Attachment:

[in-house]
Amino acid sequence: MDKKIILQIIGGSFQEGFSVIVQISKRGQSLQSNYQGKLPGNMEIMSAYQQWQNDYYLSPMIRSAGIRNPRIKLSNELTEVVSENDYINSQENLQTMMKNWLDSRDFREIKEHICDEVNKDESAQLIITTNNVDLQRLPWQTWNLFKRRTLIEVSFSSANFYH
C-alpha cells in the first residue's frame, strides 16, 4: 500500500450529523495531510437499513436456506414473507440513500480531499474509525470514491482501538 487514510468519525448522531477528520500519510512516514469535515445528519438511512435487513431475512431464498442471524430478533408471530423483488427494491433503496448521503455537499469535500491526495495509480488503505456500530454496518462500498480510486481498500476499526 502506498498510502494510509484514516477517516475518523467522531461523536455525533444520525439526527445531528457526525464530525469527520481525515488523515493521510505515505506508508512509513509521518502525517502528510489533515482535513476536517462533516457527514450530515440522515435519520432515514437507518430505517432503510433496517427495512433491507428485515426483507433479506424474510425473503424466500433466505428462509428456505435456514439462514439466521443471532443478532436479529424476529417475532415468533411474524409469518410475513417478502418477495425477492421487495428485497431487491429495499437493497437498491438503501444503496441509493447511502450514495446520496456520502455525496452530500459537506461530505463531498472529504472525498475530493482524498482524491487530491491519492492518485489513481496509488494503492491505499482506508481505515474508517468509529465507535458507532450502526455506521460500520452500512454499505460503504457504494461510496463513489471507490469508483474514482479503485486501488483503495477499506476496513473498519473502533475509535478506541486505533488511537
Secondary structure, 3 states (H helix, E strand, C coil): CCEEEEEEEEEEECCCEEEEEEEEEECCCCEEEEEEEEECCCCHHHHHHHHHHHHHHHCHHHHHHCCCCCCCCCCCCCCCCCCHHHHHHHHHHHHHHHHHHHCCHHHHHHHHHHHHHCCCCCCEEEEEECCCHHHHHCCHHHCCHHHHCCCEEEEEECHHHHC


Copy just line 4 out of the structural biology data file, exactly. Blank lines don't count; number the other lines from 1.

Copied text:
Secondary structure, 3 states (H helix, E strand, C coil): CCEEEEEEEEEEECCCEEEEEEEEEECCCCEEEEEEEEECCCCHHHHHHHHHHHHHHHCHHHHHHCCCCCCCCCCCCCCCCCCHHHHHHHHHHHHHHHHHHHCCHHHHHHHHHHHHHCCCCCCEEEEEECCCHHHHHCCHHHCCHHHHCCCEEEEEECHHHHC